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Top British firms hit out at Google and Facebook for stifling competition online

Top British firms hit out at Google and Facebook for stifling competition online with crush or kill tactics

  • Leading British companies warn of the rising dominance of internet giants 
  • Firms including BT, Vodafone and John Lewis hit out at Google and Facebook
  • They accused the firms of ‘using aggressive tactics to subdue their competitors’

Some of Britain’s biggest companies have hit out at Google and Facebook for stifling competition on the internet and using their vast power to crush rivals.

Vodafone, BT, Barclays, Lloyds and John Lewis all issued stark warnings about the rising dominance of the internet giants in response to an official review of the online advertising market.

They accused Google and Facebook of using aggressive tactics to subdue their competitors as well as seeking to monopolise online markets by swallowing up rivals in a ‘killer acquisition’ strategy.

Google has increasingly launched services that in the past were only offered by the companies listed in its search results. For instance, one anonymous flight comparison website said Google had used its power over search pages to take users away from its site [File photo]

Several firms called for tougher competition laws to crack down on this ‘unscrupulous behaviour’.

The review by the Competition and Markets Authority regulator focused on digital advertising – a vital tool for companies that want to grow – in response to concerns that the market has become ‘distorted’.

Figures from telecoms watchdog Ofcom show Facebook and Google gobbled up £8.2 billion of the £13.4 billion spent on online advertising in 2018, while UK internet users spent more than 35 per cent of their time on websites owned by either Facebook or Google.

Vodafone said there was a ‘need to level the regulatory playing field’ for internet companies such as Facebook and Google. It added that there was a risk of ‘unfair discrimination by platforms towards their own products and services’.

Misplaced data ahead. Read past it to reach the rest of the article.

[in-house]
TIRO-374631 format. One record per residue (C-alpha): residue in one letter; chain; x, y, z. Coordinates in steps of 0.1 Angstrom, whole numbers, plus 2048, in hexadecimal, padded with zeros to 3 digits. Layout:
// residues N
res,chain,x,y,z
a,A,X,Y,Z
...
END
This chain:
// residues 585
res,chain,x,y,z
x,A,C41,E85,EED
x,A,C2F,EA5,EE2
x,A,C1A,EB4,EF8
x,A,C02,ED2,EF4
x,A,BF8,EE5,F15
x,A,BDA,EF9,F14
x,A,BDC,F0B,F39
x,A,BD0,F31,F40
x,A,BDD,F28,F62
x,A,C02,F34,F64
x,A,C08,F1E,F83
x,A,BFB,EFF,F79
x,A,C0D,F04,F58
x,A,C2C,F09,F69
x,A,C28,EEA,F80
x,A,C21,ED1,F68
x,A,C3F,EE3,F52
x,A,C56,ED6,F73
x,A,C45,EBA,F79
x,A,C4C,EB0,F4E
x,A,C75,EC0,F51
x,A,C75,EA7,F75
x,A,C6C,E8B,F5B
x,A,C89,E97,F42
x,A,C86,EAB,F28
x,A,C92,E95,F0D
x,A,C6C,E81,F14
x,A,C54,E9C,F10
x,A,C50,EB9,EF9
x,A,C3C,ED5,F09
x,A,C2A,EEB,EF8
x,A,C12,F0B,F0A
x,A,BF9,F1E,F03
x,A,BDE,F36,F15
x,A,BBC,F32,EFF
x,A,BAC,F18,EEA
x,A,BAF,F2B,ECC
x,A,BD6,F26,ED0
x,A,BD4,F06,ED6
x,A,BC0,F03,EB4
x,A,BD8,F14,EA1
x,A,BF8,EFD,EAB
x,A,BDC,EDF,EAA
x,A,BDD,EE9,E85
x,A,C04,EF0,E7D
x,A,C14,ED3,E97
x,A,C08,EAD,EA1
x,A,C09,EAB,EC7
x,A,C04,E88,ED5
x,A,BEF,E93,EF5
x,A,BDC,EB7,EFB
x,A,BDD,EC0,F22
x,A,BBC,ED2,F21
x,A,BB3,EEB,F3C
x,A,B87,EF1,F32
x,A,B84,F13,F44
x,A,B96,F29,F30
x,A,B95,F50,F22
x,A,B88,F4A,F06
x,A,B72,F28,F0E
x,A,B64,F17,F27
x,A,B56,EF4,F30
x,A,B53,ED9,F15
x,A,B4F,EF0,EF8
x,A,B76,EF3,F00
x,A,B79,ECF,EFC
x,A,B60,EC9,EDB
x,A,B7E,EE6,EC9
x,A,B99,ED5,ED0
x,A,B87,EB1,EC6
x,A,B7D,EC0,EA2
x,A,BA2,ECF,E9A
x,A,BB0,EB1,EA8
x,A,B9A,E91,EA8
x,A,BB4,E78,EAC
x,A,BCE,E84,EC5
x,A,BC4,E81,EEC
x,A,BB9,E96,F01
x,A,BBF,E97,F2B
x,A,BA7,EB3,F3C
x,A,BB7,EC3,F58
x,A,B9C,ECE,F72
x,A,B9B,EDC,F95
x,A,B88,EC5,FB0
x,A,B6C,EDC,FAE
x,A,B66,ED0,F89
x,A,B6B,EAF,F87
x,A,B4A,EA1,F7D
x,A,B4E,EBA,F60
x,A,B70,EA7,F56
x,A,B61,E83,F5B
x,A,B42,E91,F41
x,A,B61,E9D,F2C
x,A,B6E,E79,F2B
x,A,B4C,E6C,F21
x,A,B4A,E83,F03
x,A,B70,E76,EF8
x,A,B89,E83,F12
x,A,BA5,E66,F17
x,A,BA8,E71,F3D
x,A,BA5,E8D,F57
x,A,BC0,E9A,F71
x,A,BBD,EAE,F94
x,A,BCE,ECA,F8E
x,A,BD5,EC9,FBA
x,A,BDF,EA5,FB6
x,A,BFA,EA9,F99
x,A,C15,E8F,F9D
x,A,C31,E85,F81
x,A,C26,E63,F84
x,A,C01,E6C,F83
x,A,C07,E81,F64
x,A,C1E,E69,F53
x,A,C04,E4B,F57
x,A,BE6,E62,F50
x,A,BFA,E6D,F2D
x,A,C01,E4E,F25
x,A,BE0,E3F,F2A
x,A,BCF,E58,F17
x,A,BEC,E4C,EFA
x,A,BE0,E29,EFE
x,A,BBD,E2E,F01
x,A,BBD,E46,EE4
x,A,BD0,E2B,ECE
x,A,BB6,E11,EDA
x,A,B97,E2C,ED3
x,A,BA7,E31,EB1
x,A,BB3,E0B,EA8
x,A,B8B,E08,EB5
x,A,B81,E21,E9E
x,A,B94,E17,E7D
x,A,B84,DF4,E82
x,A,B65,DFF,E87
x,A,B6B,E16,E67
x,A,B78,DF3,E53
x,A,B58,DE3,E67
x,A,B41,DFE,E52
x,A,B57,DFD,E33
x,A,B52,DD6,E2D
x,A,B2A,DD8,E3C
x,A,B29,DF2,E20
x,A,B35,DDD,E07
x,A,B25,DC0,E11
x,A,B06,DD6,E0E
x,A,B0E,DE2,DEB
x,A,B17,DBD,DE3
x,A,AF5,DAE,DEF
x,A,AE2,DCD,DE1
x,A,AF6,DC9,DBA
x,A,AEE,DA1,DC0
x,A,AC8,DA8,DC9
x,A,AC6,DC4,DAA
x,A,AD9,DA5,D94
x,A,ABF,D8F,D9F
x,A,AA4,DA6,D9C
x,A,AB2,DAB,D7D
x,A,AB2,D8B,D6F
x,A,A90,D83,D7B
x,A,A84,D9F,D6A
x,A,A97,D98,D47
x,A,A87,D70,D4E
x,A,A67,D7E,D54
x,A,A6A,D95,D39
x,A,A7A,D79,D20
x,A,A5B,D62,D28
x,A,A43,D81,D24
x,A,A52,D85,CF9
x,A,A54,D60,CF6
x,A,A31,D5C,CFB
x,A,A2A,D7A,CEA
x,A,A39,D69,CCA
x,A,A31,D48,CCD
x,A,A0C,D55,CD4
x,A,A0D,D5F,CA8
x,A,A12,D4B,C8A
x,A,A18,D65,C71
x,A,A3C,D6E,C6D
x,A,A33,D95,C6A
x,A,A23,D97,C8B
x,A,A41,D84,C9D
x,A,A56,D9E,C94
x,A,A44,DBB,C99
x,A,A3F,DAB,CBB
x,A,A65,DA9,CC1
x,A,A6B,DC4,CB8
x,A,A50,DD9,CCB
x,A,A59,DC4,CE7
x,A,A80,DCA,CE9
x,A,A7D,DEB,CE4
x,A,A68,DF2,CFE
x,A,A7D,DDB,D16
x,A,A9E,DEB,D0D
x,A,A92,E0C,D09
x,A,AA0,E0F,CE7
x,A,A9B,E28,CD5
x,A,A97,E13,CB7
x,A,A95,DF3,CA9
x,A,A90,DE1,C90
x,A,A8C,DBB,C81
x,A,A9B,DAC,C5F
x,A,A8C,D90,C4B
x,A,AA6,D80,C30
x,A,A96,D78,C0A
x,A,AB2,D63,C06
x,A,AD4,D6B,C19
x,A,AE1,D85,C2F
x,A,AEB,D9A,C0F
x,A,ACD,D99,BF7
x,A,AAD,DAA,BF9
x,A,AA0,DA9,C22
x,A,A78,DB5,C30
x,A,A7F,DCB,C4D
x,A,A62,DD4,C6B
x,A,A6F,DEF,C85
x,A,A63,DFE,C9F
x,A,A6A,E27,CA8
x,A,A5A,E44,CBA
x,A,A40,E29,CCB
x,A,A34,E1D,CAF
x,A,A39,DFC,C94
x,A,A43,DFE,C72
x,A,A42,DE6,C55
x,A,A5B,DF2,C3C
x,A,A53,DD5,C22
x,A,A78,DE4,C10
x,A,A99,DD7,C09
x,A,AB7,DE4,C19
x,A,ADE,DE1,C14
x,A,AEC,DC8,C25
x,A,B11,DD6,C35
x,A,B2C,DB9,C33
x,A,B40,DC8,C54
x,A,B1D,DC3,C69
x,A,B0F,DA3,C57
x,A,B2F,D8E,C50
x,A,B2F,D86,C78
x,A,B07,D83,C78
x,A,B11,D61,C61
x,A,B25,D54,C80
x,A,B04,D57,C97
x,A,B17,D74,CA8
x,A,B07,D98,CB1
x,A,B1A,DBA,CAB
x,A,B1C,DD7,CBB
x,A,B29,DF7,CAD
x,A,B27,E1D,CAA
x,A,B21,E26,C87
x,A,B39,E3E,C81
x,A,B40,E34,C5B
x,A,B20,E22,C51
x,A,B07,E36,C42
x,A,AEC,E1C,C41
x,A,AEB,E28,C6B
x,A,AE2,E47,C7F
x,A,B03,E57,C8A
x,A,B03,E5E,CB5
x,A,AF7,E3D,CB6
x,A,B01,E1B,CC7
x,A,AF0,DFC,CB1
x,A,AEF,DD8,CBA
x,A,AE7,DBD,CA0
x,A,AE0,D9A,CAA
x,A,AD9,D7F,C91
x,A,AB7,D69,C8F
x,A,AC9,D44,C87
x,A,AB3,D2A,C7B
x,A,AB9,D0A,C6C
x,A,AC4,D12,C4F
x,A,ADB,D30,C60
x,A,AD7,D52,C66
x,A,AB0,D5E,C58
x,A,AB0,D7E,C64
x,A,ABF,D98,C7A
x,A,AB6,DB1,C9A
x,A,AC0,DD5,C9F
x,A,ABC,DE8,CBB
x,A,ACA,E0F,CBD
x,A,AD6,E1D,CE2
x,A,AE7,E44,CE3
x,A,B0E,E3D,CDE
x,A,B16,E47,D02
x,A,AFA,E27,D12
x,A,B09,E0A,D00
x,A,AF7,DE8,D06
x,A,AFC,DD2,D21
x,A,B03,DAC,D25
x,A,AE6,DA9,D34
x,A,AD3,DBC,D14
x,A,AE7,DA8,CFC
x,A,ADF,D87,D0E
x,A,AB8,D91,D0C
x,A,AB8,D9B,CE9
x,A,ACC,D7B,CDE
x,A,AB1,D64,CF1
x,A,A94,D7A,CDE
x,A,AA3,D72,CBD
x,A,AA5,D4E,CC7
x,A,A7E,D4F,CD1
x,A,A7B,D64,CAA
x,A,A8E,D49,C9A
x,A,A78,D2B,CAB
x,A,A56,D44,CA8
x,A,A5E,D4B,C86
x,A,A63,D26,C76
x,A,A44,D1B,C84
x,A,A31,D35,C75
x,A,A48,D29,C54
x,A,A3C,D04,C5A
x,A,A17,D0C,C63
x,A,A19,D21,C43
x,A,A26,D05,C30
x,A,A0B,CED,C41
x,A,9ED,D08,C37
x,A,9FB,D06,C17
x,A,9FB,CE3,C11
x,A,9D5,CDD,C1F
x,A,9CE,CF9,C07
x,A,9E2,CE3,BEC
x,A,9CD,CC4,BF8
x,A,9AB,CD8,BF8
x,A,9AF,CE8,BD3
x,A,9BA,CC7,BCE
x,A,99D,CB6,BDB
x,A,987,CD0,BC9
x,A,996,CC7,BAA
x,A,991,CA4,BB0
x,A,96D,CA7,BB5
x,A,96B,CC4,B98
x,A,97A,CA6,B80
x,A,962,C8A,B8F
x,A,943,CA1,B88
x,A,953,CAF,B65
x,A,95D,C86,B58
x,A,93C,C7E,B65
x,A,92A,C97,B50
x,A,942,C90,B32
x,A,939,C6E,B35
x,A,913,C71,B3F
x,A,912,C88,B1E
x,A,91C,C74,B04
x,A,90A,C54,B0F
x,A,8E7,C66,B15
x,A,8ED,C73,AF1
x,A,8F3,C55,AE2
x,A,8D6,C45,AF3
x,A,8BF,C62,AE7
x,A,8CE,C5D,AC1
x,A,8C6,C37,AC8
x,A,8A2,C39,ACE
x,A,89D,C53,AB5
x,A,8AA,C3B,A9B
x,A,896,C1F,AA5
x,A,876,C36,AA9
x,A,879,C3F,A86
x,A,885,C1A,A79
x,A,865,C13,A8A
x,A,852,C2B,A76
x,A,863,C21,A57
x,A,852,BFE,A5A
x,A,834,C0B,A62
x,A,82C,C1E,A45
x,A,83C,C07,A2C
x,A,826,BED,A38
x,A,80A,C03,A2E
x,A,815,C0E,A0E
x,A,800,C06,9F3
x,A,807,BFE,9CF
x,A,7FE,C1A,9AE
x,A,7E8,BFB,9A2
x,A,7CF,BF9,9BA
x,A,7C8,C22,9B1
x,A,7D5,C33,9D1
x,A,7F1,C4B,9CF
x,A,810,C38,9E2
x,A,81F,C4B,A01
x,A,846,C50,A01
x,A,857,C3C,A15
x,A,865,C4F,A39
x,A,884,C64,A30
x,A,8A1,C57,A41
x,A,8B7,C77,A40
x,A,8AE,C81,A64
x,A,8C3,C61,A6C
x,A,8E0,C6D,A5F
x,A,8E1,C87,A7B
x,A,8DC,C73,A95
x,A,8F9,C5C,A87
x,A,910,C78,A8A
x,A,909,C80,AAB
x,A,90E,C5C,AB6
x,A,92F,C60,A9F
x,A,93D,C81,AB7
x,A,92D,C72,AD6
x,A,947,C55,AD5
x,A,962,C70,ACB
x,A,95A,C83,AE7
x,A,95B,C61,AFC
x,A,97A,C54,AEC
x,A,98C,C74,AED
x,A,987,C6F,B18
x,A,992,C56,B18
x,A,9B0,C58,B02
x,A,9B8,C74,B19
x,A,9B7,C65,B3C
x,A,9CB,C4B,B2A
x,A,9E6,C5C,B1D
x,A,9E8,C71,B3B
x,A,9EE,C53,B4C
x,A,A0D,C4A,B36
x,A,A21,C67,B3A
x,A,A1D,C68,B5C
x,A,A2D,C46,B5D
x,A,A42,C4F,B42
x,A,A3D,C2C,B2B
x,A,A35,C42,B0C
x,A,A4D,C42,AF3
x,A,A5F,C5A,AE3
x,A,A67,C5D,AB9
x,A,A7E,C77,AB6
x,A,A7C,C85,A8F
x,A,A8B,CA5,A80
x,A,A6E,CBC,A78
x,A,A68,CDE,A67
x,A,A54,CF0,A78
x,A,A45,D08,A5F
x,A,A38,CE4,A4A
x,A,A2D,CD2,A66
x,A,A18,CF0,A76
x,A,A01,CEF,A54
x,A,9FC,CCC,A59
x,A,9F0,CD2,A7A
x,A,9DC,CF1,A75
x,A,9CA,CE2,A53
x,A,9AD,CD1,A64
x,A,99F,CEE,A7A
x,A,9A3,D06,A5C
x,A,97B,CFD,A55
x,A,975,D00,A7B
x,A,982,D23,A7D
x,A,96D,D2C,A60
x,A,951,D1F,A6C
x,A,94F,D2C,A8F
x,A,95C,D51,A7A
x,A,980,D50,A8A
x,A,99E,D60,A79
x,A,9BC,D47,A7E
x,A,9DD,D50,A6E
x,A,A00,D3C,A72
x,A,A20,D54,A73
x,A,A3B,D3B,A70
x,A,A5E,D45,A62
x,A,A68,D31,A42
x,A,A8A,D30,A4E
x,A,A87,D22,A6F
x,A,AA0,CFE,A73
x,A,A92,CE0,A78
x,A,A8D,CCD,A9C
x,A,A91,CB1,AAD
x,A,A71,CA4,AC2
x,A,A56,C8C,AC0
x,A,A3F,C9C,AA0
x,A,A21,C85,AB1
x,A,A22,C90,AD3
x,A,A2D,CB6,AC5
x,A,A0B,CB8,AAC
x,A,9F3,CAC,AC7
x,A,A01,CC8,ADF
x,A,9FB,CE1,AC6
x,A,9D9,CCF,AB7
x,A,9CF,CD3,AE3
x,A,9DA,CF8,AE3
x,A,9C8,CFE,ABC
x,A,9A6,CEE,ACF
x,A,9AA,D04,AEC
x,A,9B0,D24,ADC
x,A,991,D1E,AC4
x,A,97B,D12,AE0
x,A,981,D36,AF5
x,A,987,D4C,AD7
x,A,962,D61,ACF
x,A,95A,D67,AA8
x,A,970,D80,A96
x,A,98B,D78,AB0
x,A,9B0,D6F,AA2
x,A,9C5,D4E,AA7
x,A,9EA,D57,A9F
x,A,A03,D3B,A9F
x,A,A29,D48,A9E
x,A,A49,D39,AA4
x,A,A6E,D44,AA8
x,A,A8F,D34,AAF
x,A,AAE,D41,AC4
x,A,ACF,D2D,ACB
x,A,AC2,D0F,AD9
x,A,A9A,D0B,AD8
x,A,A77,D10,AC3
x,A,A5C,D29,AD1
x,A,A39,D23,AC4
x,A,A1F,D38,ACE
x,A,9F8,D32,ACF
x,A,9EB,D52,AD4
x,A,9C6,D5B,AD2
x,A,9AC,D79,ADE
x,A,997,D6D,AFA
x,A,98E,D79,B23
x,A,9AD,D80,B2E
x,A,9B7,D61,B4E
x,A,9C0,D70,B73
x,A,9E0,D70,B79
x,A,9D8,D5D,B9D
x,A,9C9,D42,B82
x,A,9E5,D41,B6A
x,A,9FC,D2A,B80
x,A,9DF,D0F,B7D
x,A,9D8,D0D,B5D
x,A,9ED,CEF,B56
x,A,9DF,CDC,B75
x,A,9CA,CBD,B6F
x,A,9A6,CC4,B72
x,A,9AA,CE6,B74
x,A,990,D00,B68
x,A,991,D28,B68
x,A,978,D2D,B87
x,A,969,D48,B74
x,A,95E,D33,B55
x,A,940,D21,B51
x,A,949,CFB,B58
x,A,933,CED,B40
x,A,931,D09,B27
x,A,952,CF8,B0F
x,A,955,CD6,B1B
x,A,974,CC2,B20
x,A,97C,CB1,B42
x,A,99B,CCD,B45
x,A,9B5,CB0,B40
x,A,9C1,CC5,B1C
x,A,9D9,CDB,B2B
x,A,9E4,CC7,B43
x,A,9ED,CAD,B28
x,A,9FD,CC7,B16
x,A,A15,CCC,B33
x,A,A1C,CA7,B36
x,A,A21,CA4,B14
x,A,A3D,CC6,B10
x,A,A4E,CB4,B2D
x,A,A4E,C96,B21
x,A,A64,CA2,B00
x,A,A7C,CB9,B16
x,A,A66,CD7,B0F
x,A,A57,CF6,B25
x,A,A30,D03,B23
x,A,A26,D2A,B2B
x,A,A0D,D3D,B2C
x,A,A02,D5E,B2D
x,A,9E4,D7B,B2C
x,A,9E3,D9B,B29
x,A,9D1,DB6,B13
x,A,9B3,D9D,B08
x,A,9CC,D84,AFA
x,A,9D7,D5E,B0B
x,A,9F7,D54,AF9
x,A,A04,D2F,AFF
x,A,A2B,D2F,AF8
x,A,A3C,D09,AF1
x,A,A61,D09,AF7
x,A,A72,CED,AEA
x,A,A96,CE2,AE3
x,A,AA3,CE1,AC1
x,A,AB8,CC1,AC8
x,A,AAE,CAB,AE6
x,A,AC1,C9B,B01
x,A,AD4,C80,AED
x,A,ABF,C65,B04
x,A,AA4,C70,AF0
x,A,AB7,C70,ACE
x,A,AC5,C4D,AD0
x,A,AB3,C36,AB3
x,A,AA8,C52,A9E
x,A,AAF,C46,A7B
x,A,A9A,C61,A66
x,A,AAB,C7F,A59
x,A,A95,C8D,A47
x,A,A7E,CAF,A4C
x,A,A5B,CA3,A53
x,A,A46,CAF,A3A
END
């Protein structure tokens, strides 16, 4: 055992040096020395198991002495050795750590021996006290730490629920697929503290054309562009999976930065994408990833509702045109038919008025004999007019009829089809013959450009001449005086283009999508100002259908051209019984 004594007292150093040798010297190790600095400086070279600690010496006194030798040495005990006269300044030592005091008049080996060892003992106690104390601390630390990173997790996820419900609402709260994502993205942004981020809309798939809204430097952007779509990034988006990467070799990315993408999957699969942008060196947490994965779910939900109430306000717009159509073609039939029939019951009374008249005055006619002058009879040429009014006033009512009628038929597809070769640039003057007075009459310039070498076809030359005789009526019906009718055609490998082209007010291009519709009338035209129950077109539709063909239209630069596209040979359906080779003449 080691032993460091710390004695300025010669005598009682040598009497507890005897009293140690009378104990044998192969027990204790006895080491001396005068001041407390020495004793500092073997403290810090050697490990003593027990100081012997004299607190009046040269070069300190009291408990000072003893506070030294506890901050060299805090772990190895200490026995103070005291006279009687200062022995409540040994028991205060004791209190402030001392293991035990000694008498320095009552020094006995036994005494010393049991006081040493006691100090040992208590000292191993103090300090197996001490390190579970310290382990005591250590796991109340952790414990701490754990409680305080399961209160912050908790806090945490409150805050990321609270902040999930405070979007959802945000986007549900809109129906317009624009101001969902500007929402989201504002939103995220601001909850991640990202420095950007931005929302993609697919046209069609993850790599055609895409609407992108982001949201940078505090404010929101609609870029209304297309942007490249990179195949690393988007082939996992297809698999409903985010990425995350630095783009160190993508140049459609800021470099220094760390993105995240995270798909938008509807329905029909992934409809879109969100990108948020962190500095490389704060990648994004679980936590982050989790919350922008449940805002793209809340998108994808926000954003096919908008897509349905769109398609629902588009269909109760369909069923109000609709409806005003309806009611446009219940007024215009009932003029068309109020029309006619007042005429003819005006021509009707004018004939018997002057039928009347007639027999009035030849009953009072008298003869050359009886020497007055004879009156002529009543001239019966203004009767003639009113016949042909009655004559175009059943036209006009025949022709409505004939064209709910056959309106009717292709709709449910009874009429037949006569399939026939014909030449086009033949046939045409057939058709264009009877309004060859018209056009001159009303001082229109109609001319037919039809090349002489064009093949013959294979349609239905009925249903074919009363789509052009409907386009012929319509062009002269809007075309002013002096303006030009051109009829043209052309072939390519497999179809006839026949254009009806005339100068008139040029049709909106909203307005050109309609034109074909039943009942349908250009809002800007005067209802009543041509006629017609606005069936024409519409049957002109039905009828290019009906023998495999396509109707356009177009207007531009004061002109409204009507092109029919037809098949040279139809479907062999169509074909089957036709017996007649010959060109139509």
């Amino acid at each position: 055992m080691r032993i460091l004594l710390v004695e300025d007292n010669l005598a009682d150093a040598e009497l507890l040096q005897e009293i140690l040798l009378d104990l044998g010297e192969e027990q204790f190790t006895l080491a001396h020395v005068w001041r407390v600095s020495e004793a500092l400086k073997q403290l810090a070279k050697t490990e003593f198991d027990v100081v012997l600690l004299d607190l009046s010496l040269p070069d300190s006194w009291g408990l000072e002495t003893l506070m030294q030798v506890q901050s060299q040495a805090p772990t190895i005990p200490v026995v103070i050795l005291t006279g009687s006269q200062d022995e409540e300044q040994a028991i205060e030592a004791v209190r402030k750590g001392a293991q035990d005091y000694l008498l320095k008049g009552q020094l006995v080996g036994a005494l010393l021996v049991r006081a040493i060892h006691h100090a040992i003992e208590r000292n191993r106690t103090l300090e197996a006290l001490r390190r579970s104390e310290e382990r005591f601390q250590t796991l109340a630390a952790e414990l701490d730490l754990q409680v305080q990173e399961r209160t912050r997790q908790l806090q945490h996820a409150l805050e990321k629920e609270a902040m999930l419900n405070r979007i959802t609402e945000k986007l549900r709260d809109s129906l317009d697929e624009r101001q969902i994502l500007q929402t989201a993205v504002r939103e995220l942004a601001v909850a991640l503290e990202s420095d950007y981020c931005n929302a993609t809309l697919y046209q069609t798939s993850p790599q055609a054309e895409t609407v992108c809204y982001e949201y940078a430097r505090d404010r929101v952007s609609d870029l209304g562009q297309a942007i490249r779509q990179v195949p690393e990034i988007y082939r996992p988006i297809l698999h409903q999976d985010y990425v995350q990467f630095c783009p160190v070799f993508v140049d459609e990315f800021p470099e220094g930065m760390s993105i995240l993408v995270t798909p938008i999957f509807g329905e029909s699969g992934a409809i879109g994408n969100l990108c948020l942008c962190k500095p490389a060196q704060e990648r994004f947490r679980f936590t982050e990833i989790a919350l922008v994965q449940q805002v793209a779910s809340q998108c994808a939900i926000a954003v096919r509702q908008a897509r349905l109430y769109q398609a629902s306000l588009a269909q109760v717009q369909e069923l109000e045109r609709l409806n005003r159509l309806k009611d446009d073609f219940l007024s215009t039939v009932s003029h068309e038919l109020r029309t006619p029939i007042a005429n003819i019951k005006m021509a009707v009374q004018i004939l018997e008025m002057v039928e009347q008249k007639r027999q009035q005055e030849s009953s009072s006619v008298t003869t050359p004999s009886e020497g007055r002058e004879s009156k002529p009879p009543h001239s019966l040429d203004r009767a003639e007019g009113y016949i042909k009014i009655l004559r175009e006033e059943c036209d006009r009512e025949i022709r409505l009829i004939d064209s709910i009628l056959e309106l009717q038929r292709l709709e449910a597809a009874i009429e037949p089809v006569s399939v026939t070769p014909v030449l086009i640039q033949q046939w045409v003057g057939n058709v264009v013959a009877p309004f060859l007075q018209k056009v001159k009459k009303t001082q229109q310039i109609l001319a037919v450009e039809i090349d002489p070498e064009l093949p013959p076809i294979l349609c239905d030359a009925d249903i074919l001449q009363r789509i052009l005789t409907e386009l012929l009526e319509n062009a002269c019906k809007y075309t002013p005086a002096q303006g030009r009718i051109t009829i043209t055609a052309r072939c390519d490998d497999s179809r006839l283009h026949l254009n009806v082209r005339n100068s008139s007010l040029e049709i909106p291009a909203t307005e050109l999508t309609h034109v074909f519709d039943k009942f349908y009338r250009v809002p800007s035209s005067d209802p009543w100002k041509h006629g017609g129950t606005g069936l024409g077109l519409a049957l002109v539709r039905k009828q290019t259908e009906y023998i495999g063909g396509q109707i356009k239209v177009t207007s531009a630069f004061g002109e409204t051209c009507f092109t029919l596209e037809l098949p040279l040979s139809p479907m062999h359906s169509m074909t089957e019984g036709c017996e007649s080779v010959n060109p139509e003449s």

Vodafone said there was a ‘need to level the regulatory playing field’ for internet companies such as Facebook and Google. It added that there was a risk of ‘unfair discrimination by platforms towards their own products and services’.

BT warned that the tech giants maintained this dominance by launching takeovers of competitors which looked like posing a threat.

‘There is a risk to competition if their [takeover] targets might have grown into rivals,’ BT said.

‘This loss of potential competition ultimately harms advertisers and users because it restricts the choice of platforms and limits the [advertisers’] ability to negotiate effectively.’

Barclays said that while banks are heavily regulated because they are so central to the economy, ‘the same analysis has not been conducted by regulators or Government regarding big tech’ – even though the internet giants have a major influence on everyday life for millions of users and businesses in Britain.

Vodafone said there was a ‘need to level the regulatory playing field’ for internet companies such as Facebook and Google.

It added that there was a risk of ‘unfair discrimination by platforms towards their own products and services’. 

Google has increasingly launched services that in the past were only offered by the companies listed in its search results.

For instance, one anonymous flight comparison website said Google had used its power over search pages to take users away from its site. 

‘We believe this has negative consequences for consumers, who are deprived of easy access to our services due to reduced visibility,’ the website said.

BT warned that the tech giants maintained this dominance by launching takeovers of competitors which looked like posing a threat. ‘There is a risk to competition if their [takeover] targets might have grown into rivals,’ BT said [File photo]

BT warned that the tech giants maintained this dominance by launching takeovers of competitors which looked like posing a threat. ‘There is a risk to competition if their [takeover] targets might have grown into rivals,’ BT said [File photo]

Channel 4 said the two firms effectively operated an ‘unregulated duopoly’. ‘The dominance is stifling competition,’ the media firm said. 

‘Television advertisers are competing at an inherent disadvantage to online advertisers due to the regulatory imbalance between the two sectors.

‘This is allowing bad practice and unscrupulous behaviour to take place and is putting consumers and advertisers at risk.’

In its response to the review, Facebook said: ‘It is wholly artificial to isolate Facebook and Google in a manner which overlooks the fact that they compete vigorously with each other and with other market players.’

A Google spokesman said: ‘We continue to work with the CMA to provide more information on how we operate and the value we provide consumers and industry in the UK.’

Read more at DailyMail.co.uk


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